12 comments:

Anonymous said...

Hi from Erin, Thanksgiving Salad Maker. Here is the salad recipe:
Salad:
1.5 Bunches Romaine
1 Pint Strawberries
½ Red Onion
Almonds, Slivered or otherwise thinly sliced
Dressing:
1/4C Milk
3/4C Mayo
1/3C Sugar
2 Tablespoons Vinegar
2 Tablepoons Poppy Seeds
I like your blog, Kitchen Monkey!

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Selina said...

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Have a great day now!
Chef johan

PS: Please email me of you are interested in a link exchange
between your site and mine. My contact details:
webmaster[at]ground-beef-recipes.com

--- {Replace the [at] with @ ---

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Dynamic korea said...

Korea.net radish kimchi recipe
Contrary to a cool reception at home in the wake of a recent ruckus of its tarnished image, kimchi is gaining popularity with Americans and other places abroad following a spate of news reports to the effect that the traditional Korean dish has an inherent preventative effect on bird flu, the fear of which is now gripping the world.

It was last March that kimchi's curative effect on avian influenza began to be known well outside of the country, when the British public broadcaster BBC aired the results of a research team led by Seoul National University professor Kang Sa-wook.

Quoting the team's test results, BBC said of the 13 chickens stricken with the influenza, 11 had shown telling curative effects after being administered kimchi extracts.

Back in 2003, when the severe acute respiratory syndrome (SARS) broke out in Asia, there was a ‘kimchi rage' in China and Southeast Asia on the strength of reports that the Korea-originated pickle was working in heading off the epidemic.

In recent weeks, the American media were into handling kimchi's efficacy in treating avian flu.

The ABC network, South Carolina's largest state newspaper, the Murtle Beach Sun News, Centre Daily Times of Pennsylvania, and some 100 media outlets across the United States reported kimchi's curative effects on the epidemic.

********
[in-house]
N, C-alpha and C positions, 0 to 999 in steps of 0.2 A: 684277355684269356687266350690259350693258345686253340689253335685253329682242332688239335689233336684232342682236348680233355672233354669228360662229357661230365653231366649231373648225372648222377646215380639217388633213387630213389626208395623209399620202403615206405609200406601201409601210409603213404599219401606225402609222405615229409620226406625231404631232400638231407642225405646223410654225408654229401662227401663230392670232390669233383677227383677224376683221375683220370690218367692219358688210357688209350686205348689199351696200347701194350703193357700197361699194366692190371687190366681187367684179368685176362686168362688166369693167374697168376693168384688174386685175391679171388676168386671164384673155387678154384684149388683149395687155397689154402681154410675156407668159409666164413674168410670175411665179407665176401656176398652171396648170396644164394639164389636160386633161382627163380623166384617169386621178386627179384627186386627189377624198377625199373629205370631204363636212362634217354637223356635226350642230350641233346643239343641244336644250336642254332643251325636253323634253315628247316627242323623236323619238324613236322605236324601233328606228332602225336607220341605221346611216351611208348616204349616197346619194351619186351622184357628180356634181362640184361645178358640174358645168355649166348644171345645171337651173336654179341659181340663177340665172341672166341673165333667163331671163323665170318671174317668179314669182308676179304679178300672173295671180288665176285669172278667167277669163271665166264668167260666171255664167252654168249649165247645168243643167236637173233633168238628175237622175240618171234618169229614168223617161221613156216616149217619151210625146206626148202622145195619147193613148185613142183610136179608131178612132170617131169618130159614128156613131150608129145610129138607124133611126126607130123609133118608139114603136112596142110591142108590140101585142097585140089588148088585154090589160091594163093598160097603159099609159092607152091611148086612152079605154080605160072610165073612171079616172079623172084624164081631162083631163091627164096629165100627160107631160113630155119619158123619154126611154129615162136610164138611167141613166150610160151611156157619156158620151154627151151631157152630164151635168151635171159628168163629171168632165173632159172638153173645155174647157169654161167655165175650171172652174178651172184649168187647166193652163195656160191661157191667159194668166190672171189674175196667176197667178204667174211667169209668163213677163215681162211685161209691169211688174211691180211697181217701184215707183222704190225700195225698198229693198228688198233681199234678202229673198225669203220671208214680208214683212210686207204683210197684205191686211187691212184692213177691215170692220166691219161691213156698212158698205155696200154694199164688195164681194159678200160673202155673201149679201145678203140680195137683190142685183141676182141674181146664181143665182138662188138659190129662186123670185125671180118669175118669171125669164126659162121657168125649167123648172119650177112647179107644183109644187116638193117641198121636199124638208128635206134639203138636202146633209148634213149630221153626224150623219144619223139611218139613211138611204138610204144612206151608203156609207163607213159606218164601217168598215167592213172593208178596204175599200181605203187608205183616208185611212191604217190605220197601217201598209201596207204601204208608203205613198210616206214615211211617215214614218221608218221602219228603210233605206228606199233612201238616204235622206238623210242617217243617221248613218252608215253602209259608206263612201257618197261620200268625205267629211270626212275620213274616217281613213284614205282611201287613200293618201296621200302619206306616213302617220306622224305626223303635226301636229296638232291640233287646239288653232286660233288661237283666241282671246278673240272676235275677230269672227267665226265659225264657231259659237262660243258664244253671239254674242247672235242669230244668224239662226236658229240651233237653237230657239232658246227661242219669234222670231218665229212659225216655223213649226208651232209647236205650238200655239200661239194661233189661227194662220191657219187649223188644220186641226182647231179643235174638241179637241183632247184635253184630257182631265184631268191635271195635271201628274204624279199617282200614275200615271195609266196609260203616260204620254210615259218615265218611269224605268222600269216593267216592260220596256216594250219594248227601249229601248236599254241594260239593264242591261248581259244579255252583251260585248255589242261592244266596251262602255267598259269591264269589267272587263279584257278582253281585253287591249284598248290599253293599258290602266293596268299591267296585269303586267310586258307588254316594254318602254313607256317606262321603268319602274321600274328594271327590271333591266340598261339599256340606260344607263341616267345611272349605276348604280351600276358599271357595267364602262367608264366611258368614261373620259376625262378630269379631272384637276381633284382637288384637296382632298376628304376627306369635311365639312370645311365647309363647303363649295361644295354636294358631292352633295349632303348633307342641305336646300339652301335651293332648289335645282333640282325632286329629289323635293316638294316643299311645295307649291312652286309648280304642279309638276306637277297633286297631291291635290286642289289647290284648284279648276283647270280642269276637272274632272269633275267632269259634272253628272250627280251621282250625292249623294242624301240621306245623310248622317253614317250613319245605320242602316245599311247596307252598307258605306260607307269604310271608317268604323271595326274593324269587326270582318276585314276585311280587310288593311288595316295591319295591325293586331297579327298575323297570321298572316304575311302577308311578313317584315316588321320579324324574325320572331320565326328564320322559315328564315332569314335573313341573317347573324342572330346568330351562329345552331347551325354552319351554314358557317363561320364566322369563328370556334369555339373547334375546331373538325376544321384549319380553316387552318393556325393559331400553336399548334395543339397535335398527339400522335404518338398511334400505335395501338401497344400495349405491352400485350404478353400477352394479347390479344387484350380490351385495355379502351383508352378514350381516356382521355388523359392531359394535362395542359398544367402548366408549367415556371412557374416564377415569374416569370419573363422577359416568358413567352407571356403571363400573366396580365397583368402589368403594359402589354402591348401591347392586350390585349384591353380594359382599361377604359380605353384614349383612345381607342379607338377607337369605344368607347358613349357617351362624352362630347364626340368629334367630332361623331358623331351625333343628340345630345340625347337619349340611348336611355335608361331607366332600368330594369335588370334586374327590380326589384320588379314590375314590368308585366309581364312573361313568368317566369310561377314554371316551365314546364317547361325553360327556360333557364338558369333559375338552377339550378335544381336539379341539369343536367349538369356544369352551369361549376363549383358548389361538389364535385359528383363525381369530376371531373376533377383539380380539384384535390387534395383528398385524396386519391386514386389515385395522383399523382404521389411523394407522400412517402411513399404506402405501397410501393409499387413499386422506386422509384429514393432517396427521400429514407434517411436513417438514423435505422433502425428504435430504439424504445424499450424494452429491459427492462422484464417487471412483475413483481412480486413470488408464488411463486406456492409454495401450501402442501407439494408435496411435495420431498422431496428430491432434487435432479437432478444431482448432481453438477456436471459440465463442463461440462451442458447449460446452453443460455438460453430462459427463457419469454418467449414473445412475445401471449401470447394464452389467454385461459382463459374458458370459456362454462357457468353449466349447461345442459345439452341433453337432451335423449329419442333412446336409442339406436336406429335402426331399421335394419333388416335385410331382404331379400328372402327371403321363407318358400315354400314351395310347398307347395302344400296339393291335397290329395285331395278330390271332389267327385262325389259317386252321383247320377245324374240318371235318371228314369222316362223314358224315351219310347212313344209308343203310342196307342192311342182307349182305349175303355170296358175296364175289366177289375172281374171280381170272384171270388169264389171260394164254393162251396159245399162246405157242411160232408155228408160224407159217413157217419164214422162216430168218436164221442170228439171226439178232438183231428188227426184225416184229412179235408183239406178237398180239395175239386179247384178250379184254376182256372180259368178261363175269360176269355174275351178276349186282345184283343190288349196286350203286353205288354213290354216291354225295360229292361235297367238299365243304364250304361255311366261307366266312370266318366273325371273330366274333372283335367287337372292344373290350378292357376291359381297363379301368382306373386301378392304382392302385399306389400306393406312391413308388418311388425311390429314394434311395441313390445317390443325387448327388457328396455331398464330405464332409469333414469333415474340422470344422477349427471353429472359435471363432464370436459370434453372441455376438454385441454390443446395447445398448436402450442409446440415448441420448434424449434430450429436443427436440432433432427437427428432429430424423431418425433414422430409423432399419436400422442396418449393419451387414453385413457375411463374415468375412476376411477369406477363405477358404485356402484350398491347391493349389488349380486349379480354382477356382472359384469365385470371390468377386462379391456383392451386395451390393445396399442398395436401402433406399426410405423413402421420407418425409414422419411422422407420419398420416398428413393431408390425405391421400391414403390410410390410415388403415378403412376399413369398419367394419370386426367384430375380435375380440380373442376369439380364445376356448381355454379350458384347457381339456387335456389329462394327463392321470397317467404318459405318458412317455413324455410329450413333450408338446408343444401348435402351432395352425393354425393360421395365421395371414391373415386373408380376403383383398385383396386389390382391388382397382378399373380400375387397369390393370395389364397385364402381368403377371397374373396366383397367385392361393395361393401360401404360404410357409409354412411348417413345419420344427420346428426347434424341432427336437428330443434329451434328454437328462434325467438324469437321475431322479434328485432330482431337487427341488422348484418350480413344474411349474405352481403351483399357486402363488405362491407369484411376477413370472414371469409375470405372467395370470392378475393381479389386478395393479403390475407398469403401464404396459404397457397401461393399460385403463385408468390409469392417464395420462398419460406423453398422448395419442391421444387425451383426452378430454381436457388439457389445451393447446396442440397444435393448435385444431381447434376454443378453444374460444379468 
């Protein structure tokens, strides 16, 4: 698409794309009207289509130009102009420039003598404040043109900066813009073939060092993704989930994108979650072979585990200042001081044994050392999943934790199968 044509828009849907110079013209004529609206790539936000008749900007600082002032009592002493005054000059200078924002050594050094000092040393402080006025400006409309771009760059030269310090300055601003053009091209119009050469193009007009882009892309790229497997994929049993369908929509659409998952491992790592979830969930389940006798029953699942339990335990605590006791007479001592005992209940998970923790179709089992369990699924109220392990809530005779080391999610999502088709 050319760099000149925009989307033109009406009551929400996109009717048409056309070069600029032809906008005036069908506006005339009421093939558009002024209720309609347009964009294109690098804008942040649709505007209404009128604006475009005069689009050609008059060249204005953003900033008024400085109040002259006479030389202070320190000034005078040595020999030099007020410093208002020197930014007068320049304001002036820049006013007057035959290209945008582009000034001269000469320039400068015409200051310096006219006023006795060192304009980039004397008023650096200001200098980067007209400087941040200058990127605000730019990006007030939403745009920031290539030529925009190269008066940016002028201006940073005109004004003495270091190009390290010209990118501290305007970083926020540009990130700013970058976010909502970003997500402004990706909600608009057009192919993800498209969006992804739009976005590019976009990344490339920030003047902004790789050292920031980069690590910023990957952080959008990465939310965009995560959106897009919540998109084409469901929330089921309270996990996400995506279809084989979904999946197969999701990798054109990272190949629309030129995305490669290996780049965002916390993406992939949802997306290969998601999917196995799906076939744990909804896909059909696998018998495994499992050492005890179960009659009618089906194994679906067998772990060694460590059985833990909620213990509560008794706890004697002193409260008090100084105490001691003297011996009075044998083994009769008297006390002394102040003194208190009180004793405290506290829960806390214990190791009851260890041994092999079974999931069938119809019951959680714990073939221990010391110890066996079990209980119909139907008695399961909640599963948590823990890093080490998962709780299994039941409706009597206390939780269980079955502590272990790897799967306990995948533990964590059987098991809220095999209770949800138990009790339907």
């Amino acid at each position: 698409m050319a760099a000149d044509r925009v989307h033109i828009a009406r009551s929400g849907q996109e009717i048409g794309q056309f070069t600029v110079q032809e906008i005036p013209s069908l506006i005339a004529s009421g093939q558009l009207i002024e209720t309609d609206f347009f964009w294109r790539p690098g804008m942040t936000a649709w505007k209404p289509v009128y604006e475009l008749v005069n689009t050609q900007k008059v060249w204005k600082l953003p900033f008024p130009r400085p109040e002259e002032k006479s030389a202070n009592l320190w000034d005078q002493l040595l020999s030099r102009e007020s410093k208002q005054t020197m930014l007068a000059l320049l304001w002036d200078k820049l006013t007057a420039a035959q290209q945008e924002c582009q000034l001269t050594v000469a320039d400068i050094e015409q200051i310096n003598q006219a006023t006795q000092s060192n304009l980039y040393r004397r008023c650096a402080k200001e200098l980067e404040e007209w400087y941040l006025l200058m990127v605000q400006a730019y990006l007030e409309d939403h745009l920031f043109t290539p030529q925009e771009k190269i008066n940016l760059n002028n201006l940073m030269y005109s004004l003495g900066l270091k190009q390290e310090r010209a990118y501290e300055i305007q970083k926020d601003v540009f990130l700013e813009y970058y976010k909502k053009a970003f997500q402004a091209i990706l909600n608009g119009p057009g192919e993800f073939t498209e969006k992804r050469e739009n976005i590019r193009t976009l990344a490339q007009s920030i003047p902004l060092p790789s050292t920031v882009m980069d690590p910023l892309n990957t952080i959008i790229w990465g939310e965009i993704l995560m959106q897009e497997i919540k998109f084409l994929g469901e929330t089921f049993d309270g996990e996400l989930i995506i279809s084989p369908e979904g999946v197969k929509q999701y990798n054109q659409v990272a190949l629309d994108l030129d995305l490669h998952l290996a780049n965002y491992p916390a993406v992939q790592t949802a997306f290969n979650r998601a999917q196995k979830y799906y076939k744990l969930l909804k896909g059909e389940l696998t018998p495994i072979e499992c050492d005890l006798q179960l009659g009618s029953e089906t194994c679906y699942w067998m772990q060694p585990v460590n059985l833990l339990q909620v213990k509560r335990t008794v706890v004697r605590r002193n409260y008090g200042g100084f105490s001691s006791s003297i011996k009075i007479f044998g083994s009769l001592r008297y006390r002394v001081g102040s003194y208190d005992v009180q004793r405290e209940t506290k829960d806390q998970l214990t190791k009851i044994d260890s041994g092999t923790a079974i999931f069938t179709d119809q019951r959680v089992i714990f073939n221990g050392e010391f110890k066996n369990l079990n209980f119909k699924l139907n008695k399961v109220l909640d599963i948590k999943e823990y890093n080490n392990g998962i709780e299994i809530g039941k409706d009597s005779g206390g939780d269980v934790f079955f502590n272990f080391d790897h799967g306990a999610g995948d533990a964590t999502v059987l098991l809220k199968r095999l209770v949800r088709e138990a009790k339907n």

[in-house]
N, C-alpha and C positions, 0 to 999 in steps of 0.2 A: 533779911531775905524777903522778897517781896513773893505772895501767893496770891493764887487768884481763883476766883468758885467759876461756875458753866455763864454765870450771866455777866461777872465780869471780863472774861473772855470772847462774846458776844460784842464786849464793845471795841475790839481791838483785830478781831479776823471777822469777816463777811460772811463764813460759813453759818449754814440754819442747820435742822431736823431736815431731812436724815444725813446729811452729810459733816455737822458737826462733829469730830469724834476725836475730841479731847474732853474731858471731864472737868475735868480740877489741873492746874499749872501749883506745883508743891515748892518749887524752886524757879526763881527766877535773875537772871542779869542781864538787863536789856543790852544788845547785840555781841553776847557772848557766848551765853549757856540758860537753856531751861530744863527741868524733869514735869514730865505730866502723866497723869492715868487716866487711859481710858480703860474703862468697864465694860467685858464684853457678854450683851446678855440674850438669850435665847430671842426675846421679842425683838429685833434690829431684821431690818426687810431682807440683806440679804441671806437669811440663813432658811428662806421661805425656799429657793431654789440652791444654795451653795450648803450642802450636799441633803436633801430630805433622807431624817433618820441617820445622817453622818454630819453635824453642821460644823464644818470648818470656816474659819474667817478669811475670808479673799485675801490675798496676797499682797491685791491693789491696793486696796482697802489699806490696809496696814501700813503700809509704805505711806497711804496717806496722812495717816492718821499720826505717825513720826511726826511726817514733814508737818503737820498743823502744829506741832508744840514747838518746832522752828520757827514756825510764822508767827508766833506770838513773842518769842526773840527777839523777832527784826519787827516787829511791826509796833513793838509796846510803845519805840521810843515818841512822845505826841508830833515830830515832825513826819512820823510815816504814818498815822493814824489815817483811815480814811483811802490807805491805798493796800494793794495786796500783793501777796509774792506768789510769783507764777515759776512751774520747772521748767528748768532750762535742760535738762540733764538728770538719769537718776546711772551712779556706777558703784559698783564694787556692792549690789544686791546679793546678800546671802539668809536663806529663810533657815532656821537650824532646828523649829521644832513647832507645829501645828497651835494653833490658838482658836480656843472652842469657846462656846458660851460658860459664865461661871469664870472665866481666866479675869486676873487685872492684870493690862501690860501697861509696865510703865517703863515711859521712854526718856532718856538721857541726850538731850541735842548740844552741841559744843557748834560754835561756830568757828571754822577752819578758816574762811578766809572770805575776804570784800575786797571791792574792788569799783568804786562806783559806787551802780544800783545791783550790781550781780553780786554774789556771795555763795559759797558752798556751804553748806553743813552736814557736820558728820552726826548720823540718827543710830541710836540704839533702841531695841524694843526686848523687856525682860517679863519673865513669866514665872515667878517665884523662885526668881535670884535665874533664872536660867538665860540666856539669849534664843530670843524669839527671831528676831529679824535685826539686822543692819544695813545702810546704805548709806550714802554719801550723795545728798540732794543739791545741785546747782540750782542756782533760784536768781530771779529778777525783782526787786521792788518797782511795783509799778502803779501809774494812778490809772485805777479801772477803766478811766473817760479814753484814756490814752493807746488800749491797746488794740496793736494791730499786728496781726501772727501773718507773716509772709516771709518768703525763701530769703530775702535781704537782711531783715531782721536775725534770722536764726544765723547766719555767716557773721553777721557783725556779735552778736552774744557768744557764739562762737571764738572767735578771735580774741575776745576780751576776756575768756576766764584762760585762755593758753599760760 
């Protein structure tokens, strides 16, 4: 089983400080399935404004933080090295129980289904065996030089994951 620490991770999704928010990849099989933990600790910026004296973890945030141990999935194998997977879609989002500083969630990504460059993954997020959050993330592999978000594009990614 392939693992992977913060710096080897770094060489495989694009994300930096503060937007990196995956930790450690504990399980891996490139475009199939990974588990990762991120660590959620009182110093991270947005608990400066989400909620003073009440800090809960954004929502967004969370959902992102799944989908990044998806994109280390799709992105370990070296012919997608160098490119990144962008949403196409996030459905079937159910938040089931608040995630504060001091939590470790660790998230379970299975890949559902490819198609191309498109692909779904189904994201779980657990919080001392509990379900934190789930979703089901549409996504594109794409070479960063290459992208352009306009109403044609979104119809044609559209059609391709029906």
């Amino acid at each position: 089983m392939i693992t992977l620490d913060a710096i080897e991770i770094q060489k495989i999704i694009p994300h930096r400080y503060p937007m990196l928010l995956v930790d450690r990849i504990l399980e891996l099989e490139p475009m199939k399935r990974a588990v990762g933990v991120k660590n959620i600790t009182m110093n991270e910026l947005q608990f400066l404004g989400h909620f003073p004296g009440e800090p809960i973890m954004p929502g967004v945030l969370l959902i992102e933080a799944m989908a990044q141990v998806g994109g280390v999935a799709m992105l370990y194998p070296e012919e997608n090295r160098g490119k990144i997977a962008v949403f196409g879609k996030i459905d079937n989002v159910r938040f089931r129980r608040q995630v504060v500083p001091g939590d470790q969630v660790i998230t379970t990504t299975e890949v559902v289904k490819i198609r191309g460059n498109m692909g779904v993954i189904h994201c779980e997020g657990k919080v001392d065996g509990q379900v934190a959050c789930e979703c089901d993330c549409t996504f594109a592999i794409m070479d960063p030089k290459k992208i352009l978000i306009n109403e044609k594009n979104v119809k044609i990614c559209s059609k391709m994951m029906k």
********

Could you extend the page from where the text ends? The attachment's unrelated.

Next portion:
The ABC reported on Tuesday that with the interest in kimchi growing in America, sauerkraut, the U.S. version of kimchi, is also enjoying a boom. Sauerkraut, a pickle of German origin made from shredded cabbage fermented in brine, is normally inserted into hot dogs or sandwiches.

Journal Times, a publication from Racine, Wisconsin, reported scientists speculated that the bacteria which were detected in kimchi, help cure avian influenza, adding that the same strains were also discovered in sauerkraut.

Kim Jae-soo, the agricultural attaché to the Korean embassy in Washington, D.C., said that contrary to the perception of misgivings Koreans have at home, the American press has given an intense coverage of kimchi's curative effects on the poultry epidemic.
He noted that although the U.S. media had not paid significant attention to kimchi when it gained popularity as a curative to SARS in Southeast Asia, it is watching carefully this time around.

Meanwhile, according to the Ministry of Agriculture and Forestry and the Korea Agro-Trade Corp. on Thursday (Nov. 10), despite the recent unsavory episode involving tainted kimchi, Korea's exports of the item amounted to 26,275 tons in the first 10 months of the year, up 81 tons from a year earlier.

In particular, shipments to Taiwan, Hong Kong and Malaysia have surged partly due to Hallyu, or the Korean cultural wave, prompted by Daejanggeum, a Korean TV drama aired in those countries. In the January-October period, exports to Taiwan totaled 561 tons, up 72 percent from a year before. Hong Kong and Malaysia saw their imports increase by 15 and 150 percent respectively.